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Call it What You Want, the Web is Changing

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The tech blogosphere is troubling lately. Lots of echoes, as seen by the Yahoo! acquisition.

Lots of silly debate, as exemplified by the current discussion about Web 2.0 being dead.

I’m not against an old-fashioned dustup amongst geeks but debating the legitimacy of Web 2.0 doesn’t seem to be a worthwhile use of our intellect. The semantics surrounding the coining of this phrase, who has the proper definition of it, and whether it exists or not means to me that we have lost sight of one of our important roles: developing ways to articulate the changes of web technology to those outside our circle.

When it comes to the jargon behind the changing web, we have failed. These words are just that – jargon. Words like blogs, RSS, podcasts, wikis, folksonomy, AJAX, and tagging are confusing and unintuitive.

So, where, if any, is the value in the phrase Web 2.0′? Not in its non-existant definition, the idea of it being the web as platform’, or in it representing a buzzword compliant application. It presents a way to encapsulate the fact that the web is changing at a very fundamental level, that web technology is getting better, smarter, more fun, and more efficient.

At the very least, Web 2.0 is a much better phrase than the words wiki’ or podcast’. It embodies two elements of familiarity – the word Web’ and the idea of versioning. Geeks will need to do their best to overlook that it is not really a new release of the web. Skeptics will have to bear with the fact that businesses and entrepreneurs might use the term inappropriately, in order to make themselves more marketable. And those who embrace the phrase might face the ridicule of mockers, who have nothing better to do than to crudely slander those who talk or write about a made-up concept.

Tara Hunt put it best in a comment on Mike Arrington’s Traitors in our Midst:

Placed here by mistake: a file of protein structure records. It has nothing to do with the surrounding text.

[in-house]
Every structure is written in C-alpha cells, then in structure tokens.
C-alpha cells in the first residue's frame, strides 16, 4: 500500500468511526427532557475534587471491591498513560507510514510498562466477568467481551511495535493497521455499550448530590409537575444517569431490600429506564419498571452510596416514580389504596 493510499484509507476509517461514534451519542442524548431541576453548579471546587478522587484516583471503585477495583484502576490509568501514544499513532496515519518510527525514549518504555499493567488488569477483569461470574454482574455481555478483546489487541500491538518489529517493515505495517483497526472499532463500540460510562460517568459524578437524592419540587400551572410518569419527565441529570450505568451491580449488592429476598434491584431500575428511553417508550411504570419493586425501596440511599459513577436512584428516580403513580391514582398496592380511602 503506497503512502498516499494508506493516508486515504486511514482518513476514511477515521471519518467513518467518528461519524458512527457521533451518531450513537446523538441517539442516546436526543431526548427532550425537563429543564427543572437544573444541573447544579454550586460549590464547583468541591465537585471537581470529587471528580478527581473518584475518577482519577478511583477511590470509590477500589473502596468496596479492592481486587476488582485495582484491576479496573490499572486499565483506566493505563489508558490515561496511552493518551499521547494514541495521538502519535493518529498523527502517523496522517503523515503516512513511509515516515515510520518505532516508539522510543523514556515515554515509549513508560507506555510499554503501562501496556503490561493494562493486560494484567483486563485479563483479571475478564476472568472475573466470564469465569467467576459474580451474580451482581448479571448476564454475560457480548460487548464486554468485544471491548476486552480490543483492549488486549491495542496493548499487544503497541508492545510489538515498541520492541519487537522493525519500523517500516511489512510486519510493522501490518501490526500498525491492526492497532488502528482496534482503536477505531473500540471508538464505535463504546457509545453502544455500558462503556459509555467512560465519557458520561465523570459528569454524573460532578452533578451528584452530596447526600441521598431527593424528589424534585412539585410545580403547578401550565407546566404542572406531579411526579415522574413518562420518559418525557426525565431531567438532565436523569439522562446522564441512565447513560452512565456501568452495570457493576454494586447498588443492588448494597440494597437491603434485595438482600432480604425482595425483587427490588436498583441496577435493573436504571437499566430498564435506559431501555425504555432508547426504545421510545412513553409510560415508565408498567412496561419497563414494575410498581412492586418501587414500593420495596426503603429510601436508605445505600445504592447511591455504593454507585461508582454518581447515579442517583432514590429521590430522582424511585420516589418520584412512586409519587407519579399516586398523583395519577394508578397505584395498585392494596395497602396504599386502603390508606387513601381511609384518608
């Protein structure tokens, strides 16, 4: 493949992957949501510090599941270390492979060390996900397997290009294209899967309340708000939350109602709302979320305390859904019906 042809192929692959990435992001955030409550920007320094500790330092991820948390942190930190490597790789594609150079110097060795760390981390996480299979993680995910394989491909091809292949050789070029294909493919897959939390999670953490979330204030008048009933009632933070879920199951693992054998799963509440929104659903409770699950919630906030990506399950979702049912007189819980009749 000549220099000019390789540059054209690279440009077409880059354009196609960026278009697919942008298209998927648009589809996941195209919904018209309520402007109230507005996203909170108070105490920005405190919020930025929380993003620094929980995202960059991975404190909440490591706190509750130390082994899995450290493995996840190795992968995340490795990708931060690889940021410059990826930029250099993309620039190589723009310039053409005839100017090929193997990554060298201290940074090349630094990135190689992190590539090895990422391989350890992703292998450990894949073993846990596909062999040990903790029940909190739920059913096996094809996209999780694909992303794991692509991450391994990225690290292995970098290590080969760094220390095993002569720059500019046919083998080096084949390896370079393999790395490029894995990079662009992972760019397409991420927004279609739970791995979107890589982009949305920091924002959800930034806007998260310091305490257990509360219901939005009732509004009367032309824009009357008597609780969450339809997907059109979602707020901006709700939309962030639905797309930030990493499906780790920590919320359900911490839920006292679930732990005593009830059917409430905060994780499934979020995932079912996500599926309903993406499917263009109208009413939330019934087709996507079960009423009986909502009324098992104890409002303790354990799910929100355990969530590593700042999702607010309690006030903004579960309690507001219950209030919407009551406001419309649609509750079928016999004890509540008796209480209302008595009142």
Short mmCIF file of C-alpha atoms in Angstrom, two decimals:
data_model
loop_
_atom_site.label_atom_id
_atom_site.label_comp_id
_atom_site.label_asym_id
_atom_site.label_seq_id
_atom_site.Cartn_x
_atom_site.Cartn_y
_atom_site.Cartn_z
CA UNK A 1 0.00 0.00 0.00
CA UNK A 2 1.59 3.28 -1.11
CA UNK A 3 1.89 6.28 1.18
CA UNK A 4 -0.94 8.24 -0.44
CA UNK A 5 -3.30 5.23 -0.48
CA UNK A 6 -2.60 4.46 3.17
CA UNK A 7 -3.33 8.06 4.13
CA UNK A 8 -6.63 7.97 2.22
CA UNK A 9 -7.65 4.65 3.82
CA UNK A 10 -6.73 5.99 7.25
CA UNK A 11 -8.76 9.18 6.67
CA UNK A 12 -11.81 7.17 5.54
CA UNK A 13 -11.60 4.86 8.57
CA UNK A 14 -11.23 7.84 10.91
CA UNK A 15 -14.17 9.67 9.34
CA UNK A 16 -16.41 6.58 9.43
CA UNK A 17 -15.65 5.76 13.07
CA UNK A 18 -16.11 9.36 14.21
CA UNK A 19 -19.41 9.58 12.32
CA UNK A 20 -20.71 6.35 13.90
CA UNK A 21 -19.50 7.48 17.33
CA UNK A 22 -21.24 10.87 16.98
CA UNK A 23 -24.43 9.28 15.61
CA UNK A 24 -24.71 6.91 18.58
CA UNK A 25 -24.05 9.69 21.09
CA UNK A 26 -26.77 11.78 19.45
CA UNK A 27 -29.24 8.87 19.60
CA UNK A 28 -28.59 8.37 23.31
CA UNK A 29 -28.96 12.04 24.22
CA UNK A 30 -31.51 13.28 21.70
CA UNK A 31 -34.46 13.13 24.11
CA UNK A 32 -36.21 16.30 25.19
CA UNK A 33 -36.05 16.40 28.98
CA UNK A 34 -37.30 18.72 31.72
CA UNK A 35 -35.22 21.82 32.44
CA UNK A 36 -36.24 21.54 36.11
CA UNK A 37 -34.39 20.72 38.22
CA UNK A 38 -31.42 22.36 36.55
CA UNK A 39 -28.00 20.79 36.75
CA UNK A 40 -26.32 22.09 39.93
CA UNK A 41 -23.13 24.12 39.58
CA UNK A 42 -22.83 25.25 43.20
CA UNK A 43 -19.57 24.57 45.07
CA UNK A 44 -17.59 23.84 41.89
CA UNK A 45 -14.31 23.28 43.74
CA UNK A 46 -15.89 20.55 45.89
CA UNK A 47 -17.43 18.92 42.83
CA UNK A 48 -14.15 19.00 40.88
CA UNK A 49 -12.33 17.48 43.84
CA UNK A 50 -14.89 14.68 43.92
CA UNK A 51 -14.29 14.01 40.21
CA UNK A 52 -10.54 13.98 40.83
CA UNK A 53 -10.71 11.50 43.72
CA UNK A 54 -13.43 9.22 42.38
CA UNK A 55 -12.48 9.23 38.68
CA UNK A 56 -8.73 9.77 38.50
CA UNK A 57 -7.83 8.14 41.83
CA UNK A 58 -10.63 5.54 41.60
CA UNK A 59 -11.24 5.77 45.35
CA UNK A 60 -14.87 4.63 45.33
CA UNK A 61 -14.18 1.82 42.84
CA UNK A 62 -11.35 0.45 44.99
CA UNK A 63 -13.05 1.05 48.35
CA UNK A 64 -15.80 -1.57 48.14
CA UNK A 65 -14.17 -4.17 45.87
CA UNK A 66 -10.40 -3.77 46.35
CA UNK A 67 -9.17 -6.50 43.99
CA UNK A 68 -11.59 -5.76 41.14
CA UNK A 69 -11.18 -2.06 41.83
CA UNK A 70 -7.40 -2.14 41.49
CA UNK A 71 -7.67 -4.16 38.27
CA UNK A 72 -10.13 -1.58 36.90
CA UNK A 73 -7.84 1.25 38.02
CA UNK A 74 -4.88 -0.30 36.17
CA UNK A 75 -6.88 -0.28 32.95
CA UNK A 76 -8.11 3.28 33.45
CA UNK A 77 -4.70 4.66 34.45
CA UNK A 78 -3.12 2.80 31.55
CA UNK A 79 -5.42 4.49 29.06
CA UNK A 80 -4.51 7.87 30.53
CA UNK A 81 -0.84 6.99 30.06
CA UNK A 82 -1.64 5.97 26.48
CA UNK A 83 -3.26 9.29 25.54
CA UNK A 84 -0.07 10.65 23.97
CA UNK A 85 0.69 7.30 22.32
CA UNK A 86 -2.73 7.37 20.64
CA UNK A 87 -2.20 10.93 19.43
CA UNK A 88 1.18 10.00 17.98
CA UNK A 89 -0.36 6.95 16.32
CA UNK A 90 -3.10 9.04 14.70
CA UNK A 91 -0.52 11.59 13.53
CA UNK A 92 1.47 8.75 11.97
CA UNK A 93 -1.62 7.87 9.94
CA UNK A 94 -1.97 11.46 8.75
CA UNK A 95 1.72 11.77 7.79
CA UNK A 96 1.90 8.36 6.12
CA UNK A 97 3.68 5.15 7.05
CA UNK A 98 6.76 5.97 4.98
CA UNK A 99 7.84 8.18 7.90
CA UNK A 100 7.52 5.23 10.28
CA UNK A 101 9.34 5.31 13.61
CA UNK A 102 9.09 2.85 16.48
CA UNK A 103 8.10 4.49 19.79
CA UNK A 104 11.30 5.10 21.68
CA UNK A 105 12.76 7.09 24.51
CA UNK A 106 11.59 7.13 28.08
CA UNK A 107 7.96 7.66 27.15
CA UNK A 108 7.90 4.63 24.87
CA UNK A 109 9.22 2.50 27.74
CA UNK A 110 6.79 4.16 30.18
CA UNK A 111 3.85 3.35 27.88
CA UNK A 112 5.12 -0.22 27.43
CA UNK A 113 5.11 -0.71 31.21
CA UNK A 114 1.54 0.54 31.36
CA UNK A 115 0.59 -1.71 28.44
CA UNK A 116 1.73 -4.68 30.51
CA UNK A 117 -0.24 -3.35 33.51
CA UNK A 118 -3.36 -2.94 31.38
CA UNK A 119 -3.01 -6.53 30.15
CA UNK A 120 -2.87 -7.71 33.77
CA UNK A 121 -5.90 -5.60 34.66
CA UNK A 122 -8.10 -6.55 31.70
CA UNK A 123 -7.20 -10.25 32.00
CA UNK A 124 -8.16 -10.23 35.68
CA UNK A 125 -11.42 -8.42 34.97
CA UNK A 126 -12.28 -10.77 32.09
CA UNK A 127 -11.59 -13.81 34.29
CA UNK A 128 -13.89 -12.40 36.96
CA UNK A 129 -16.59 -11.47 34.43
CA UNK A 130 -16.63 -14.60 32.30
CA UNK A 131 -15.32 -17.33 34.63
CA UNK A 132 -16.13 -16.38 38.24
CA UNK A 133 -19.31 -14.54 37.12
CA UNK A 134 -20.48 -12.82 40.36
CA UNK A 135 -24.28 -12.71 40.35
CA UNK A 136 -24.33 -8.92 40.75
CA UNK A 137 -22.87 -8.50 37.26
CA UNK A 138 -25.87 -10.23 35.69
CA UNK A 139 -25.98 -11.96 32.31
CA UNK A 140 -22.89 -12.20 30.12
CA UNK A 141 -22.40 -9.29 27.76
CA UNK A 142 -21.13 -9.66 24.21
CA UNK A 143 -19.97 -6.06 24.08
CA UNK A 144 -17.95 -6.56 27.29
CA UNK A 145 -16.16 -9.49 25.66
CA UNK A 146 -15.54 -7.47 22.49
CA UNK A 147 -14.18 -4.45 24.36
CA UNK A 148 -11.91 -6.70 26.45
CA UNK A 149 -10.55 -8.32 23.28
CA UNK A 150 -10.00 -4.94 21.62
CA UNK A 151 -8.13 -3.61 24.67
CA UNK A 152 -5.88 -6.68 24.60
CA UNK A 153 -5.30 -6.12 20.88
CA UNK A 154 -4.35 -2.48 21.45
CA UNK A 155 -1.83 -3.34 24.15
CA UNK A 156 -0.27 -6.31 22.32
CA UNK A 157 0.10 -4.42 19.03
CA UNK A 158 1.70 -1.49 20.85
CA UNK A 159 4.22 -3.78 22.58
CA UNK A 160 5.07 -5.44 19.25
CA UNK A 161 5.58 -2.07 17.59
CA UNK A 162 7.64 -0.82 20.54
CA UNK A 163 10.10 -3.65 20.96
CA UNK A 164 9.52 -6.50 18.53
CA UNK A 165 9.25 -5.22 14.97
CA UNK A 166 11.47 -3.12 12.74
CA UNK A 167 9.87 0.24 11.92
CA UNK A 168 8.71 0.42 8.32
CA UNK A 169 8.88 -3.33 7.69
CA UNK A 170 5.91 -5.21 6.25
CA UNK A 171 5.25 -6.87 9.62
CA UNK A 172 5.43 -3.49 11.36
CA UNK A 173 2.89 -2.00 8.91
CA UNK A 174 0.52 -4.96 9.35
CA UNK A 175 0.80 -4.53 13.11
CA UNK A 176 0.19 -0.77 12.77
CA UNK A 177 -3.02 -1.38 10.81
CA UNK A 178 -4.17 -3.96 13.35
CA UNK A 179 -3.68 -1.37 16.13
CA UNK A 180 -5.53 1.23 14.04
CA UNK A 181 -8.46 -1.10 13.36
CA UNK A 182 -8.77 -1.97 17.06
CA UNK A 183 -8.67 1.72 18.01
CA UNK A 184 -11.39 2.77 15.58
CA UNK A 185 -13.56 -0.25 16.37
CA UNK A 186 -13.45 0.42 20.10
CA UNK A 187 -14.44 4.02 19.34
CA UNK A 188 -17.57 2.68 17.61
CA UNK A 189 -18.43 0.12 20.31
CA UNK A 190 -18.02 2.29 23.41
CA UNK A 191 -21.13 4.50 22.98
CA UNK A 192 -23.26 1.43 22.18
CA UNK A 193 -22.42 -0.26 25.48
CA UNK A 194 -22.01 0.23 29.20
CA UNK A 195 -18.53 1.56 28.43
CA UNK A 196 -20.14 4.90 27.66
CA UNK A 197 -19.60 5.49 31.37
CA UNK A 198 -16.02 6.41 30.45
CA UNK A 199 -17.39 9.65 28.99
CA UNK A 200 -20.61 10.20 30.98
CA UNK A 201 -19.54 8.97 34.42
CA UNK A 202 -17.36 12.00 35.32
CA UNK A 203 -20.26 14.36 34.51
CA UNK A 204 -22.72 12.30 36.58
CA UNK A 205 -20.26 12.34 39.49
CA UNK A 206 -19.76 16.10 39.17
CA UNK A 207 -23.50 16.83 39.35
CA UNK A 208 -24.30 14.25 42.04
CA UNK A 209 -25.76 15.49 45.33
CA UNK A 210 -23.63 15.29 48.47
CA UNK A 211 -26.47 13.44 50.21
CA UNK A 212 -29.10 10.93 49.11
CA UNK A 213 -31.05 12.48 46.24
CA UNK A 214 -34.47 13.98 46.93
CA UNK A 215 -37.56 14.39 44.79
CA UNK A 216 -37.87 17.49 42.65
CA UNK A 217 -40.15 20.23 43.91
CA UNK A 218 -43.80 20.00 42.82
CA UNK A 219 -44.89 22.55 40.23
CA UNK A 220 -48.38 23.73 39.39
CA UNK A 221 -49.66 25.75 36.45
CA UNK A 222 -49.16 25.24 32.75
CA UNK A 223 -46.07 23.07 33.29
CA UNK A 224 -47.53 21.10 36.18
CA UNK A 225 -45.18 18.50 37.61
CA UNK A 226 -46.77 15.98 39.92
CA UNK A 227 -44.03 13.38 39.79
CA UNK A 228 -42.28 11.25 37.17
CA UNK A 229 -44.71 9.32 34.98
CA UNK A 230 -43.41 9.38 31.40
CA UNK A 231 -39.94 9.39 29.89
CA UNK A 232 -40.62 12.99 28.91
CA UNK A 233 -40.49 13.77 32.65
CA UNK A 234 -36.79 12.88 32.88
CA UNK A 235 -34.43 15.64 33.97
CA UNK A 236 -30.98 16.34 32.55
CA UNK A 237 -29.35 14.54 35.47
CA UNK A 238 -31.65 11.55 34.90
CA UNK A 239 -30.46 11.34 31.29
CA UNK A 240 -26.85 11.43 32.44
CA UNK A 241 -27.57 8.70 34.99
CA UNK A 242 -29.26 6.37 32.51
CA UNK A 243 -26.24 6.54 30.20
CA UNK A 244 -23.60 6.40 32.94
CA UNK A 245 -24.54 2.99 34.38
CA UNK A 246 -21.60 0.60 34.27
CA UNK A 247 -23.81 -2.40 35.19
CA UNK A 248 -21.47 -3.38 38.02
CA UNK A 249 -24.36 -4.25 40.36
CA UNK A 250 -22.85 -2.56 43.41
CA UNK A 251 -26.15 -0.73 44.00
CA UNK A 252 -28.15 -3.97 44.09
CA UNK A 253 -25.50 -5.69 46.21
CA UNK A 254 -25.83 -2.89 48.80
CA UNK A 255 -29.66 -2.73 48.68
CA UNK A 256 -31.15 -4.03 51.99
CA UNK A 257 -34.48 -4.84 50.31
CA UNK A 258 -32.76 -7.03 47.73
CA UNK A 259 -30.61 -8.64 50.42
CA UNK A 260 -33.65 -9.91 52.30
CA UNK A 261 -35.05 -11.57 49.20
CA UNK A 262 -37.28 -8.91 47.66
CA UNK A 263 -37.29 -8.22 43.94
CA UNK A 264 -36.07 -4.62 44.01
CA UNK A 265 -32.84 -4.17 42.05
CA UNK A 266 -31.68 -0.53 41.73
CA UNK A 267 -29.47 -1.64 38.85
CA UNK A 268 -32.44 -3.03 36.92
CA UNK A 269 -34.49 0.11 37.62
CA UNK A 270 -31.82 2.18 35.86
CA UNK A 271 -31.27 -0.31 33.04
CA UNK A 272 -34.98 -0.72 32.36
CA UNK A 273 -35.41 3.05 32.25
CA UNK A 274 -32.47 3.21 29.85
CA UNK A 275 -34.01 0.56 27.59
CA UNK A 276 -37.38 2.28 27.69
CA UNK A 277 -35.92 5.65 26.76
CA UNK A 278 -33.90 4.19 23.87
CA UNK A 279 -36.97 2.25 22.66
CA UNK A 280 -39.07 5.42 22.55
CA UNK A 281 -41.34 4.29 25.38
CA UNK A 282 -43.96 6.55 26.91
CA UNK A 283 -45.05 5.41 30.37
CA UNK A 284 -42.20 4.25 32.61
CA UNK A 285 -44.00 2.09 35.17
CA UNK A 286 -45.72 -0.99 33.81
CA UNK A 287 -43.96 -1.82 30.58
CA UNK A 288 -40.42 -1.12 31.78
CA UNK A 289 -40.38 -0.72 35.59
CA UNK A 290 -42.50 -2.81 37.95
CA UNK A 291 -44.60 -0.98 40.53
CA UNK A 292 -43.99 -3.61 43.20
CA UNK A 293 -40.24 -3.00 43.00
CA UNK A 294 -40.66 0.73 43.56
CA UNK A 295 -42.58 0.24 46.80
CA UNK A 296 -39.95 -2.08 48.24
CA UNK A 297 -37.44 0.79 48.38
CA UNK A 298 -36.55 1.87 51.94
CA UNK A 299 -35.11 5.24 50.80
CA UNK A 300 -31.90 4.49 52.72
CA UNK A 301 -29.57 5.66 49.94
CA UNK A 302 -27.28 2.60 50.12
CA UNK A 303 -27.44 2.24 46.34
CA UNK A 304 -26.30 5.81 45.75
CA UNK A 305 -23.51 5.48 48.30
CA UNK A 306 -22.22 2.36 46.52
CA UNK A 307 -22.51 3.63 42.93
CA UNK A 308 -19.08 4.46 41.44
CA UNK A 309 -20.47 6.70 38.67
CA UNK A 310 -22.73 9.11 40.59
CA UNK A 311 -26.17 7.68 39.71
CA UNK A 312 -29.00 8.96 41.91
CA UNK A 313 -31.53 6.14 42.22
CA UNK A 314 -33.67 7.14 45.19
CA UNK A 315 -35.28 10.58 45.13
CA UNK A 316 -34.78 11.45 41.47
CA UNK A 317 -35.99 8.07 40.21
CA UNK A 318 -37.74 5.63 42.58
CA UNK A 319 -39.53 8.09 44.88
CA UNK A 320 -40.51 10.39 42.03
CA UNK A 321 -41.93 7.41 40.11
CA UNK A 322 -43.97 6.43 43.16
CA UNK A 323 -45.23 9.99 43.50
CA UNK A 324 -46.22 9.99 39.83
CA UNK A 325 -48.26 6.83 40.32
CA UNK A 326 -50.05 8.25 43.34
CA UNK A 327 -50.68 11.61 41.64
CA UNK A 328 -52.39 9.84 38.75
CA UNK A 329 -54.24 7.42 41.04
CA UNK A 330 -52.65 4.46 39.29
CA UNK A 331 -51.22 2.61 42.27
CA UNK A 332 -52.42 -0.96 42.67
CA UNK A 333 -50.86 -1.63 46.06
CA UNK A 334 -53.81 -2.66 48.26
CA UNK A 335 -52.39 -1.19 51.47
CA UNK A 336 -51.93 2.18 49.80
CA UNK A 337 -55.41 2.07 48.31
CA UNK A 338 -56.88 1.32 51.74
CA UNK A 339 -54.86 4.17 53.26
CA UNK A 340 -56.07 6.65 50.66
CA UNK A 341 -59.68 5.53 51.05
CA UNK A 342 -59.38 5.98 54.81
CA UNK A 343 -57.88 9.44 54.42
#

“I think what’s really dead is the discussion of whether Web 2.0 is real/unreal/a bubble/a whatever – it’s like blogging about bloggingit gets old.”

It is old. So, whatever you want to call it, the web is changing. But with what has been set in motion, the force behind Web 2.0 will not be undone. The once meme will become the moniker for heralding the second coming of the web. As we use the term “dot.com” to reference the early days of the web, Web 2.0 will also be solidified as an era. The web is changing and for better or for worse, the movement has been given its name. The dawning of Web 2.0 is upon us.

Ken Yarmosh is a consultant who helps organizations get the most out of their technology investments. He works with technology users and creators across various industries, focusing on technology education and strategy. With over 7 years IT experience, Ken has worked with small businesses, non-profits, federal agencies, and multi-million dollar companies.

His online efforts include acting as the Editor for the Corante Technology Hub and authoring the TECHNOSIGHT blog.

Call it What You Want, the Web is Changing
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About Ken Yarmosh
Ken Yarmosh is a consultant who helps organizations get the most out of their technology investments. He works with technology users and creators across various industries, focusing on technology education and strategy. With over 7 years IT experience, Ken has worked with small businesses, non-profits, federal agencies, and multi-million dollar companies. His online efforts include acting as the Editor for the Corante Technology Hub and authoring the TECHNOSIGHT blog. WebProNews Writer
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